One Halloween I should don a full Expos uniform as a costume.  I will speak with a French-Canadian accent with a cigarette hanging out of my mouth while complaining about Bud Selig.  Oh, one of these days that will happen.

The search will continue with this mystery box.  I am almost halfway through skimming through the cardboard and will post more golden items as I find them.  The time warp through my childhood sets must commence.

Friday, July 19, 2013

Another Mystery Box

The first time I bought a large lot of cards was a lot of fun to dig through.  The latest purchase that I made consists of around 3000 cards from the overproduction years of 87-91.  The box may contain cards from other years but the bulk is prime time junk wax.  This is going to be very enjoyable for me to skim through.

Some collectors may be able to tell which sets are in this box based on the color pattern of the tops of the cards.  Many collectors have seen a box like this since the late 80s and some may even have a box like this stashed in a closet never to be seen again.  A lot like this set me back a whopping five bucks.  This same mix of cardboard will give me hours of fun checking out.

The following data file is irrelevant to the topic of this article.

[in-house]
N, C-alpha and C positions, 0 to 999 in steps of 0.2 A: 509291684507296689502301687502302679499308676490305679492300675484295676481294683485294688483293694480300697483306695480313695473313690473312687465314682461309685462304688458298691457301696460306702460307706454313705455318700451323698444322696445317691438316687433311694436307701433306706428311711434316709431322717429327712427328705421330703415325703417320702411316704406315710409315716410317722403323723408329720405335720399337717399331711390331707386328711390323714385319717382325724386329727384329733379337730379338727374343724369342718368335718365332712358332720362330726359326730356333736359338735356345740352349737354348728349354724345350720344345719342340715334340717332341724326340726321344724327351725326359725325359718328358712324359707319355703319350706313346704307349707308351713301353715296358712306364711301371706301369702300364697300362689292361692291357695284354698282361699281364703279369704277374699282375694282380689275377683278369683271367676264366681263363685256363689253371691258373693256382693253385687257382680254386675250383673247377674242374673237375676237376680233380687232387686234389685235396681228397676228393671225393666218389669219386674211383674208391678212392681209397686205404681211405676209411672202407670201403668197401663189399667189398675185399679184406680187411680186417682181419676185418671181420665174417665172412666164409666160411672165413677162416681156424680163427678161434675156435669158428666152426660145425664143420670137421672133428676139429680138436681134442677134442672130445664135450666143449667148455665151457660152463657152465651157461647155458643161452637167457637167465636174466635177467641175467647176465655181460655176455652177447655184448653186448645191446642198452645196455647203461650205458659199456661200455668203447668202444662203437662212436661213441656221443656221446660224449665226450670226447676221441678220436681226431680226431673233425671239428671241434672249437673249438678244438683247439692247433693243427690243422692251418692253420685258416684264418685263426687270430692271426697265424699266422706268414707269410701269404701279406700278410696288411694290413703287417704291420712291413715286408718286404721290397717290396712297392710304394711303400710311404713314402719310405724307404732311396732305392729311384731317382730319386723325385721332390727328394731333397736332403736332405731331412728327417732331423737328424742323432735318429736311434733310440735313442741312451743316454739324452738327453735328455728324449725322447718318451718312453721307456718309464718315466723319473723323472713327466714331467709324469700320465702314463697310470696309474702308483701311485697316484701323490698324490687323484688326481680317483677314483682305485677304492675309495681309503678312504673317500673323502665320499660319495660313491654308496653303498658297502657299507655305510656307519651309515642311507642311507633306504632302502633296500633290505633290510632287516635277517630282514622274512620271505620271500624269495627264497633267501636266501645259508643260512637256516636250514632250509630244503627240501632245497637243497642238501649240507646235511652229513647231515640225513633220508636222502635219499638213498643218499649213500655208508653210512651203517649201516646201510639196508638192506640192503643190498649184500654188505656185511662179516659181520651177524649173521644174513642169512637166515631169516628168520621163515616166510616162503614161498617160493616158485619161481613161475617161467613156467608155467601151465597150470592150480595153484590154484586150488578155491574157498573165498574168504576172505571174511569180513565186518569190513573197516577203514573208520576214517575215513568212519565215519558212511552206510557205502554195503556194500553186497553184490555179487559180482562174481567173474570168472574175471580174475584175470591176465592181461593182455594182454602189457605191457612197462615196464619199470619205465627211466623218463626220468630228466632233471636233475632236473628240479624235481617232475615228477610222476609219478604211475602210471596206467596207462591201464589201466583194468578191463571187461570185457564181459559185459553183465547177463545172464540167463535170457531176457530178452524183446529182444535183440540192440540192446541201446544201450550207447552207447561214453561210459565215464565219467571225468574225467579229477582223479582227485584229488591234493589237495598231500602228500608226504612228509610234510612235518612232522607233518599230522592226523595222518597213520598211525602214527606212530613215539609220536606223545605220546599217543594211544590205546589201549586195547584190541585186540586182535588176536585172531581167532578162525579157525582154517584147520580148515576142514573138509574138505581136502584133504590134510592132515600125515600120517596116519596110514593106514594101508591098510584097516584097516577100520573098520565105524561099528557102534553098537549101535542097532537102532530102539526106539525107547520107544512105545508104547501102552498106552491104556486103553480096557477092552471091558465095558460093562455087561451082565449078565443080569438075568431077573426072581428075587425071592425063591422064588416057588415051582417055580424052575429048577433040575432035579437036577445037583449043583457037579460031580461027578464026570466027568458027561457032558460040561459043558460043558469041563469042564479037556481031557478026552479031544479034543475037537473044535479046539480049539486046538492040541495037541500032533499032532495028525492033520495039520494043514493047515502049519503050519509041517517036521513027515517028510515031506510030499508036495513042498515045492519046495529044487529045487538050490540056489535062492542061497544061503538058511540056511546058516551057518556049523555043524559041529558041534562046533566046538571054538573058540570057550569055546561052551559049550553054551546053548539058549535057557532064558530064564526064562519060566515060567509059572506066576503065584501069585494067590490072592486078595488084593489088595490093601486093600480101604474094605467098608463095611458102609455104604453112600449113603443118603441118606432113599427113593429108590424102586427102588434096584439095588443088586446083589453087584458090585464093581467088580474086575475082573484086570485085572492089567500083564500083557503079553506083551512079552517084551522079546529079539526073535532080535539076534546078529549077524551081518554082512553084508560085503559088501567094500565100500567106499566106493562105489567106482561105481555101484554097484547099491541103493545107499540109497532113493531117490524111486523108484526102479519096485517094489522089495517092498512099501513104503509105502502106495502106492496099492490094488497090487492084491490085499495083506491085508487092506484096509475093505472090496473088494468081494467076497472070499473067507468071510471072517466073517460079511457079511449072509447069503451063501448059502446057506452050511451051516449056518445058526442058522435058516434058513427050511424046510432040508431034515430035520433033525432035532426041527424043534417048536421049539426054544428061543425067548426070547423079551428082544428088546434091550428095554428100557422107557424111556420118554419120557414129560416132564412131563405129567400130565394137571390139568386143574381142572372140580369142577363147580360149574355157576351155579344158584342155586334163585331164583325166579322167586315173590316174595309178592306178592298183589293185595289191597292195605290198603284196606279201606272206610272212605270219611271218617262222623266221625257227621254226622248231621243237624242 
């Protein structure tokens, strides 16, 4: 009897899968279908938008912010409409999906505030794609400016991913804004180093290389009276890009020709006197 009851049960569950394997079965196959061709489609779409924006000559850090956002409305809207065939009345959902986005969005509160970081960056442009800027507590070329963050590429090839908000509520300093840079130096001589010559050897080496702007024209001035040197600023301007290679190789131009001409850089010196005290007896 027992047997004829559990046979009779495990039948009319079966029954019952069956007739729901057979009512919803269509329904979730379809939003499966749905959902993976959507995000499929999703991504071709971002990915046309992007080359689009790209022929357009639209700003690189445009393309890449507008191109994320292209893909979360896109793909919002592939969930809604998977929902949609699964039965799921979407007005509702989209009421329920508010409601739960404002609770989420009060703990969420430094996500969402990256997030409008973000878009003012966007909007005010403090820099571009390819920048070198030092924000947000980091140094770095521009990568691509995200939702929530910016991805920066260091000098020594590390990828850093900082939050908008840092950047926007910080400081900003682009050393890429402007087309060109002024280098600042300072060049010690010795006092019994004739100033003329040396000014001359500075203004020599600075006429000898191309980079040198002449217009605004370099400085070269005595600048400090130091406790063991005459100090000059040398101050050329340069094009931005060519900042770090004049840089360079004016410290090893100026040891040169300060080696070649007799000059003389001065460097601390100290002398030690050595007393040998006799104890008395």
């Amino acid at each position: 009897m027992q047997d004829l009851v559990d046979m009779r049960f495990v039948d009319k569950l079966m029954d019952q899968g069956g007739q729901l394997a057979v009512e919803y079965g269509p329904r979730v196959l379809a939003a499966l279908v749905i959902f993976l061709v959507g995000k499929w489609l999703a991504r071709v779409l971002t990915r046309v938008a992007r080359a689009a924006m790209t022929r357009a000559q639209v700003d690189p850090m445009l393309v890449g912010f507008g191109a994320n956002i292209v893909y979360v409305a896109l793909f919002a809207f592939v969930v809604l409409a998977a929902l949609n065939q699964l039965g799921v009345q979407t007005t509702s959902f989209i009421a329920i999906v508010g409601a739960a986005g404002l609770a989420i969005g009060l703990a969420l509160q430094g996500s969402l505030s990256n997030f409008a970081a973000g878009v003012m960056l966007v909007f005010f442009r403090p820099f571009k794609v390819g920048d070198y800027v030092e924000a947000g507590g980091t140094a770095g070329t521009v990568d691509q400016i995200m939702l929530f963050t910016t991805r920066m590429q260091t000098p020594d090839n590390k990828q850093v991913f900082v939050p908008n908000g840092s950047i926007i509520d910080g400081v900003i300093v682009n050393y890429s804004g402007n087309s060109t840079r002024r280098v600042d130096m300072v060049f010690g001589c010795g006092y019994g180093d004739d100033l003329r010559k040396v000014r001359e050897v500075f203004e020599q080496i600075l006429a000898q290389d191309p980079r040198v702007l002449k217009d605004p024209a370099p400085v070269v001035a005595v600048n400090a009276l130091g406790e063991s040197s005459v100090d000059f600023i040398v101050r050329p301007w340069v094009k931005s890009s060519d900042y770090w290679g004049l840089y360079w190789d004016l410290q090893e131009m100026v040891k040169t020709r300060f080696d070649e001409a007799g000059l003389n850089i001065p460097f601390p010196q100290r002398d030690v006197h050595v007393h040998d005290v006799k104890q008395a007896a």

I will post some random, neat looking cards as I skip through stacks from this box.  The contents of this box will probably get me to figure out another Top Ten Countdown at the end of my search.

Get ready for some awful mustaches and stupid haircuts courtesy of the 80s.  This is going to be a blast from my childhood.

Friday, July 12, 2013

Always Adapting

A baseball card hoarder's collection is constantly changing with additions from trades or purchases and subtractions from selling or trading.  The collector's baseball card piles will always change in numbers.  Binders will become many and some binders may be condensed into other binders.  The baseball card collection is forever evolving for the devoted compilers of cardboard.

My hall of fame collection has been more of a focal point for my collecting habits.  2013 has seen me add more autographs of some of the legends of Cooperstown than in previous collecting seasons.  It is only July so, I will probably add a few more signed gems to my collection.